Articles in the New Titles category
Articles in the New Titles category
Should I put my baby in a nursery?
Can we prevent anti-social behavior?
Will my depression be passed on to my child?
This new edition of Why Love Matters, by Sue Gerhardt, throws some fresh light on these perennially challenging questions by updating its popular and accessible account of how the brain develops in early life.
I thoroughly enjoyed this book. It offers one of the most lucid, accessible, incisive, and appealing introductions to social identity theory currently available. - John Jost, Department of Psychology, New York University, USA
Leadership and Coherence investigates how leaders justify their decisions, and how they bring about coherence amongst followers. Taking a cognitive approach, it builds on the work of Hannah Arendt to attempt a phenomenology of judgment, examining how the moral imperative experienced by leaders can be shared by their community so both leader and led are guided by a mutual purpose.
"The dynamics of communication and persuasion are overwhelmingly carried by what is said, how arguments are framed, and how factual information is 'spun.' In this timely volume the authors, all leading experts in their respective fields, examine this all important topic of human interaction. A must read for all those with an interest in the processes of social influence and in the secrets of effectively 'saying things with words." - Arie W. Kruglanski, Ph.D., University of Maryland
The New Psychology of Money is an accessible and engrossing analysis of our psychological relationship to money in all its forms. Comprehensive and insightful, Adrian Furnham explores the role that money plays in a range of contexts, from the family to the high street, and asks whether the relationship is always a healthy one.
'This book represents a seismic shift in thinking about brain injury and its consequences.' - Skye McDonald
An injury to the brain can affect virtually any aspect of functioning and, at the deepest level, can alter sense of self or the essential qualities that define who we are. In recent years, there has been a growing body of research investigating changes to self in the context of brain injury. Developments in the cognitive and social neurosciences, psychotherapy and neurorehabilitation have together provided a rich perspective on self and identity reformation after brain injury.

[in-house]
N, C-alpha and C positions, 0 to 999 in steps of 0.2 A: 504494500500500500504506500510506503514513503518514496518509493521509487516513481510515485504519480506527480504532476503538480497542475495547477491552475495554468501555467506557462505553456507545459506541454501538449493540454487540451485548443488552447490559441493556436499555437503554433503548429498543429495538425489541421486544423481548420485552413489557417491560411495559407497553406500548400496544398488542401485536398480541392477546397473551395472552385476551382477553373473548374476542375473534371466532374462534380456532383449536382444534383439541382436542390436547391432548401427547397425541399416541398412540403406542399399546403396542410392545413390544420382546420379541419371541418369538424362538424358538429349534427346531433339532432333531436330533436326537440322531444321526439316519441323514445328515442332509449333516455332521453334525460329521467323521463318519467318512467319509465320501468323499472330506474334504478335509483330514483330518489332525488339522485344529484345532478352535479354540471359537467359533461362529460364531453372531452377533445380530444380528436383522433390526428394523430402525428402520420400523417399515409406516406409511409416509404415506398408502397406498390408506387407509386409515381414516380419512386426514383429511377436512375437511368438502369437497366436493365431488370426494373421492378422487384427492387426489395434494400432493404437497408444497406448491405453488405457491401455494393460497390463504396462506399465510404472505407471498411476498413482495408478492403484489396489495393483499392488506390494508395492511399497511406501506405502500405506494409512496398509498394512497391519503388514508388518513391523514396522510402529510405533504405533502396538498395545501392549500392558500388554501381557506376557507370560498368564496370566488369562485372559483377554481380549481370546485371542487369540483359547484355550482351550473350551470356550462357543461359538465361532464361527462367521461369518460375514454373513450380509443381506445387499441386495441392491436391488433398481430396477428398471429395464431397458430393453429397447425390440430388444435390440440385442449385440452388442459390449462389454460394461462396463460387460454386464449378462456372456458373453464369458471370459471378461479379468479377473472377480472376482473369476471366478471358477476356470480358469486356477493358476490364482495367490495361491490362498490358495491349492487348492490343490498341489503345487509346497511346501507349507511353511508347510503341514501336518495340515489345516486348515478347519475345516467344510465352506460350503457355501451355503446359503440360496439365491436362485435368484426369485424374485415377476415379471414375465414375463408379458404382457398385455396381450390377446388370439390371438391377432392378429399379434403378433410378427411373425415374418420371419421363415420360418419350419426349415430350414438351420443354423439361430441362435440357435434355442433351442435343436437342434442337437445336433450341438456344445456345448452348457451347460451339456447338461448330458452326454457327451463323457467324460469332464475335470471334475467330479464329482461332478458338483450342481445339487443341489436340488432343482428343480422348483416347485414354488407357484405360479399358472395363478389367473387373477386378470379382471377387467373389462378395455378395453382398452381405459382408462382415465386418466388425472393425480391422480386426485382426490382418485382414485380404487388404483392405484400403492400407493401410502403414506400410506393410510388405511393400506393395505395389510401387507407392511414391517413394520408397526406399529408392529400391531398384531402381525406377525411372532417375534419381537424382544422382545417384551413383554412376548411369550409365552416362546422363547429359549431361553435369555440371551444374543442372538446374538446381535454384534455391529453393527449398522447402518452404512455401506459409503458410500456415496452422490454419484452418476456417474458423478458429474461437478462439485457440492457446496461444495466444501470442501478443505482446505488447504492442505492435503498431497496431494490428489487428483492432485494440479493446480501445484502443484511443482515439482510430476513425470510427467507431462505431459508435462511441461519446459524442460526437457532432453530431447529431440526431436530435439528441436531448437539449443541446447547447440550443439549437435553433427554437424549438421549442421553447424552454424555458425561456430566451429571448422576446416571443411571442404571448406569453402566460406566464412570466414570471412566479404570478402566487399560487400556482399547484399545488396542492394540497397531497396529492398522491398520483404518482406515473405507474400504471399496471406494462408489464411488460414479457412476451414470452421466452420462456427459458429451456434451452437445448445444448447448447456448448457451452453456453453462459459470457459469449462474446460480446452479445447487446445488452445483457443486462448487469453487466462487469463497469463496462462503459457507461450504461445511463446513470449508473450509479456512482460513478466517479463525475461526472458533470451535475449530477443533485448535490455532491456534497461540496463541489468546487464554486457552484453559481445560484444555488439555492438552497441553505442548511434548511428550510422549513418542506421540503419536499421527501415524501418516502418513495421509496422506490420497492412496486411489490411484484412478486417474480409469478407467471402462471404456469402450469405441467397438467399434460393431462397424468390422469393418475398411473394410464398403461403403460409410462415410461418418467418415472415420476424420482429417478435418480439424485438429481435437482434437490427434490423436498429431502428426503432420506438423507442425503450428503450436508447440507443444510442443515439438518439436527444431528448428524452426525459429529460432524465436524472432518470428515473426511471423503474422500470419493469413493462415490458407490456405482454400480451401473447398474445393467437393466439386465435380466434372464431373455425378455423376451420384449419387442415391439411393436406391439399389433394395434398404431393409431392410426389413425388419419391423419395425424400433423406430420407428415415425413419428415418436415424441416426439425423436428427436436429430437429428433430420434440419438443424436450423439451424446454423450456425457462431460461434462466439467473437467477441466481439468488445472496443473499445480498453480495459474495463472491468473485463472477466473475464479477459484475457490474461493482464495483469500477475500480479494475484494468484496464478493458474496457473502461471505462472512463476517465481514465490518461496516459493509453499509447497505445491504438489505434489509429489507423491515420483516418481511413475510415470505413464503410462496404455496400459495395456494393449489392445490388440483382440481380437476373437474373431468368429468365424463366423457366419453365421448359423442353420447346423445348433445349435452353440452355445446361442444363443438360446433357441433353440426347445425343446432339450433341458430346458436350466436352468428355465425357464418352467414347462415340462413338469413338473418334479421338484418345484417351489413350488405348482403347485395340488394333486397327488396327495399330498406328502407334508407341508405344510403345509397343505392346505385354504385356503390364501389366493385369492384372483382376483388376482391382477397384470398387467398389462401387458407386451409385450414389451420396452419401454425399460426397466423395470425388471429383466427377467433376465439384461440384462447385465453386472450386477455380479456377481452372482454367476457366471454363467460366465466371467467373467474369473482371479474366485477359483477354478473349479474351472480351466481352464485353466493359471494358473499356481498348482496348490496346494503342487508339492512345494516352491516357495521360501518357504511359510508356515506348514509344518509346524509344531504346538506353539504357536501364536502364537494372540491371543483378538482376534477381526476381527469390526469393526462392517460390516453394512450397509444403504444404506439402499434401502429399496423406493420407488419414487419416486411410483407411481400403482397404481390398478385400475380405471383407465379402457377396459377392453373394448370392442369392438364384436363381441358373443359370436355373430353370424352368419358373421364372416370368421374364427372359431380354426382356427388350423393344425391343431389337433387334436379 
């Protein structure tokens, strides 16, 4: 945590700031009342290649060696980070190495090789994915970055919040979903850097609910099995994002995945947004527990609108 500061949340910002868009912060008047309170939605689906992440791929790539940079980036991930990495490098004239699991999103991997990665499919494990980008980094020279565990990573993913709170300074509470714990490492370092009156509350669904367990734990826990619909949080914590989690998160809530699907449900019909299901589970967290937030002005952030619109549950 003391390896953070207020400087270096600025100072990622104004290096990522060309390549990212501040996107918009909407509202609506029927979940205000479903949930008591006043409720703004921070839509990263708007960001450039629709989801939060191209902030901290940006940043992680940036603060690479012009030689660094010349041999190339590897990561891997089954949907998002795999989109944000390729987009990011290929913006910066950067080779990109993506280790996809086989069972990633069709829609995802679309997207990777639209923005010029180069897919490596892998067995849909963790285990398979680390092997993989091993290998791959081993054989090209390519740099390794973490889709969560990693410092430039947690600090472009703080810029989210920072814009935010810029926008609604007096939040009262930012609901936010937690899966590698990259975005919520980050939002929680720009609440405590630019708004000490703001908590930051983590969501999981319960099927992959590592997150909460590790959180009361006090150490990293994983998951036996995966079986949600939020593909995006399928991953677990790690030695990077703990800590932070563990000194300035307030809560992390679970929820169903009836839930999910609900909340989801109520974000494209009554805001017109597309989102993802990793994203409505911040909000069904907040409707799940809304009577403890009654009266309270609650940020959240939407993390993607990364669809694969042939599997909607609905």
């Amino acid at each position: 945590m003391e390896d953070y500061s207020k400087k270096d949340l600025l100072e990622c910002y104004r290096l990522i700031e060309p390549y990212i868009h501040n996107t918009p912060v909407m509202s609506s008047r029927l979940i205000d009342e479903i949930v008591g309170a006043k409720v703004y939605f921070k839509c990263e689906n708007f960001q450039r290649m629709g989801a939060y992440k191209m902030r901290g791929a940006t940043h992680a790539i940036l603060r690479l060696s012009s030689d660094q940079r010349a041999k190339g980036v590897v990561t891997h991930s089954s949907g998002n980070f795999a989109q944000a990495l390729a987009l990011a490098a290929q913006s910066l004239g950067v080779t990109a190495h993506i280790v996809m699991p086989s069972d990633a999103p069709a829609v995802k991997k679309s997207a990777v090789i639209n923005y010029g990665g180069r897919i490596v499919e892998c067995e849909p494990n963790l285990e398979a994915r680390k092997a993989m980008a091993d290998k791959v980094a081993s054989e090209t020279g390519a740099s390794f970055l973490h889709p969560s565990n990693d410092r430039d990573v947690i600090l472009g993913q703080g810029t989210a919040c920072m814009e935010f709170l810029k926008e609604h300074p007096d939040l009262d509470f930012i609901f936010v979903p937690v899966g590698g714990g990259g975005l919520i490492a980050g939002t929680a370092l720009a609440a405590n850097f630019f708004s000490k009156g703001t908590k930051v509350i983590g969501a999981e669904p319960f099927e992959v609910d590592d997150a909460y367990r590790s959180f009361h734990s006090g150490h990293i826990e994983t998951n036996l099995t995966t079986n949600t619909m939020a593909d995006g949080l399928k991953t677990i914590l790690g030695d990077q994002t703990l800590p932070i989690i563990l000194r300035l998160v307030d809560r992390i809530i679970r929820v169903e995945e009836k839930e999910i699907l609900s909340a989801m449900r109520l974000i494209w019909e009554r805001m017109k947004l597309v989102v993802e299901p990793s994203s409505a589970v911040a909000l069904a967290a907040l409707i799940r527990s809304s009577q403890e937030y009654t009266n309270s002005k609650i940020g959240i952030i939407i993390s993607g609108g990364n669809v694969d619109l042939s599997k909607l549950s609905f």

Feminist scholars have demonstrated how ‘dominant discourses’ and ‘master narratives’ frequently reflect patriarchal influence, thereby distorting and depoliticizing women’s storying of their own lives. In this groundbreaking volume a number of internationally recognized researchers, working across a range of disciplines, provide a detailed examination of women’s attempts to counter-story their lives when prevailing discourses are unhelpful or, indeed, harmful.
Youth On Religion outlines the findings from a unique large-scale project investigating the meaning of religion to young people in three multi-faith locations. Drawing on survey data from over 10,000 young people with a range of faith positions, as well as a series of fascinating interviews, discussion groups and diary reports involving 160 adolescents, this book examines myriad aspects of their daily lives.
Children are born into a world infused with gendered information. An understanding of what it is to be a boy or girl can be critical in forming social relationships, social identities, and learning how to think and behave. Gender and Development is an important new volume that charts how children practice these gendered identities at different ages and in different social contexts
In Self Research, Ian Law outlines and draws together the theoretical, institutional and practice elements of this work, and offers illustrative examples of how different elements of the methodology can be applied in practice.